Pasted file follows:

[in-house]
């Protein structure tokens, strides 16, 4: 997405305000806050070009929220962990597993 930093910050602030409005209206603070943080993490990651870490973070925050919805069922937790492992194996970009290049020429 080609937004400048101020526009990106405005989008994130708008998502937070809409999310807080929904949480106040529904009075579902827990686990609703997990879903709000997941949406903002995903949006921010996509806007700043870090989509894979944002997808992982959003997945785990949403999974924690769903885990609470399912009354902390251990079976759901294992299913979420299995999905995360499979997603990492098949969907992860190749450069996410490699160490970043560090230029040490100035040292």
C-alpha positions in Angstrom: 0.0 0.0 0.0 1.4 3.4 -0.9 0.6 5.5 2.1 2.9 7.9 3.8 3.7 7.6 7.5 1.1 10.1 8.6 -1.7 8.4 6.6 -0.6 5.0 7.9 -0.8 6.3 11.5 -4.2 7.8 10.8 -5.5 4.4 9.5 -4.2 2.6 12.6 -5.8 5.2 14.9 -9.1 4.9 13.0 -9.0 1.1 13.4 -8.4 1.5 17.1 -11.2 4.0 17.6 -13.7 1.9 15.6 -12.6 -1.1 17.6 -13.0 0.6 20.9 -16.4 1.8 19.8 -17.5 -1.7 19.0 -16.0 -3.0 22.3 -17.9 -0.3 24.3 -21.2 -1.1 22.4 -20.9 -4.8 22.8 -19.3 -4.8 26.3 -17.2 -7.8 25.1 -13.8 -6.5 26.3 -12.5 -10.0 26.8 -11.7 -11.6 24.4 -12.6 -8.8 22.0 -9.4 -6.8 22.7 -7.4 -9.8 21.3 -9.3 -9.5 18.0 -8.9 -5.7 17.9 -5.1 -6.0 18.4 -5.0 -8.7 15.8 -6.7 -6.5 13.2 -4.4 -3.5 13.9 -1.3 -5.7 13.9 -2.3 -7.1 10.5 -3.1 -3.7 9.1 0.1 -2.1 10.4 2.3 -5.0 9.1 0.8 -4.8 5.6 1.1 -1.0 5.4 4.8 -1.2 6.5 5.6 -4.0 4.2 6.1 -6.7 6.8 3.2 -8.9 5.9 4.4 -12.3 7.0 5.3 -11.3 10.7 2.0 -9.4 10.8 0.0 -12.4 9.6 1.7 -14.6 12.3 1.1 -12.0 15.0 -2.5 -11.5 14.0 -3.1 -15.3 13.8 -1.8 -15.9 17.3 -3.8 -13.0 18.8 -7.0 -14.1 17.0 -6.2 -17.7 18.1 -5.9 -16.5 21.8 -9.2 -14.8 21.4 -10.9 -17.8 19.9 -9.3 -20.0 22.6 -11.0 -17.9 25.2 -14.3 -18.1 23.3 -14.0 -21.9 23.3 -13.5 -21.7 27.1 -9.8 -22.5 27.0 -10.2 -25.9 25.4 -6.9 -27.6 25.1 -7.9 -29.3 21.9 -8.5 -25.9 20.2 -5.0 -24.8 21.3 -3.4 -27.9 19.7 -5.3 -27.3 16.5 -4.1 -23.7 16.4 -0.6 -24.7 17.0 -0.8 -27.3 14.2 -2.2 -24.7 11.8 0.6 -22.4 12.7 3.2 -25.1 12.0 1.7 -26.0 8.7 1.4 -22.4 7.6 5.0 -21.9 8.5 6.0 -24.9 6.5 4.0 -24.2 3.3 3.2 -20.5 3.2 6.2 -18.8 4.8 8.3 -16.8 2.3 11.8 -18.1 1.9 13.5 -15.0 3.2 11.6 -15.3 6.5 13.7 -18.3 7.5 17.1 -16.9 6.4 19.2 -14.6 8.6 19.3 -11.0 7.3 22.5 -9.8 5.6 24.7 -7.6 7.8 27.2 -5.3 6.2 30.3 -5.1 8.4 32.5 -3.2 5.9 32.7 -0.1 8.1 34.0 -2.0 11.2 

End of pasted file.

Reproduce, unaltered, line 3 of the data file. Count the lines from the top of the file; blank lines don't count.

C-alpha positions in Angstrom: 0.0 0.0 0.0 1.4 3.4 -0.9 0.6 5.5 2.1 2.9 7.9 3.8 3.7 7.6 7.5 1.1 10.1 8.6 -1.7 8.4 6.6 -0.6 5.0 7.9 -0.8 6.3 11.5 -4.2 7.8 10.8 -5.5 4.4 9.5 -4.2 2.6 12.6 -5.8 5.2 14.9 -9.1 4.9 13.0 -9.0 1.1 13.4 -8.4 1.5 17.1 -11.2 4.0 17.6 -13.7 1.9 15.6 -12.6 -1.1 17.6 -13.0 0.6 20.9 -16.4 1.8 19.8 -17.5 -1.7 19.0 -16.0 -3.0 22.3 -17.9 -0.3 24.3 -21.2 -1.1 22.4 -20.9 -4.8 22.8 -19.3 -4.8 26.3 -17.2 -7.8 25.1 -13.8 -6.5 26.3 -12.5 -10.0 26.8 -11.7 -11.6 24.4 -12.6 -8.8 22.0 -9.4 -6.8 22.7 -7.4 -9.8 21.3 -9.3 -9.5 18.0 -8.9 -5.7 17.9 -5.1 -6.0 18.4 -5.0 -8.7 15.8 -6.7 -6.5 13.2 -4.4 -3.5 13.9 -1.3 -5.7 13.9 -2.3 -7.1 10.5 -3.1 -3.7 9.1 0.1 -2.1 10.4 2.3 -5.0 9.1 0.8 -4.8 5.6 1.1 -1.0 5.4 4.8 -1.2 6.5 5.6 -4.0 4.2 6.1 -6.7 6.8 3.2 -8.9 5.9 4.4 -12.3 7.0 5.3 -11.3 10.7 2.0 -9.4 10.8 0.0 -12.4 9.6 1.7 -14.6 12.3 1.1 -12.0 15.0 -2.5 -11.5 14.0 -3.1 -15.3 13.8 -1.8 -15.9 17.3 -3.8 -13.0 18.8 -7.0 -14.1 17.0 -6.2 -17.7 18.1 -5.9 -16.5 21.8 -9.2 -14.8 21.4 -10.9 -17.8 19.9 -9.3 -20.0 22.6 -11.0 -17.9 25.2 -14.3 -18.1 23.3 -14.0 -21.9 23.3 -13.5 -21.7 27.1 -9.8 -22.5 27.0 -10.2 -25.9 25.4 -6.9 -27.6 25.1 -7.9 -29.3 21.9 -8.5 -25.9 20.2 -5.0 -24.8 21.3 -3.4 -27.9 19.7 -5.3 -27.3 16.5 -4.1 -23.7 16.4 -0.6 -24.7 17.0 -0.8 -27.3 14.2 -2.2 -24.7 11.8 0.6 -22.4 12.7 3.2 -25.1 12.0 1.7 -26.0 8.7 1.4 -22.4 7.6 5.0 -21.9 8.5 6.0 -24.9 6.5 4.0 -24.2 3.3 3.2 -20.5 3.2 6.2 -18.8 4.8 8.3 -16.8 2.3 11.8 -18.1 1.9 13.5 -15.0 3.2 11.6 -15.3 6.5 13.7 -18.3 7.5 17.1 -16.9 6.4 19.2 -14.6 8.6 19.3 -11.0 7.3 22.5 -9.8 5.6 24.7 -7.6 7.8 27.2 -5.3 6.2 30.3 -5.1 8.4 32.5 -3.2 5.9 32.7 -0.1 8.1 34.0 -2.0 11.2 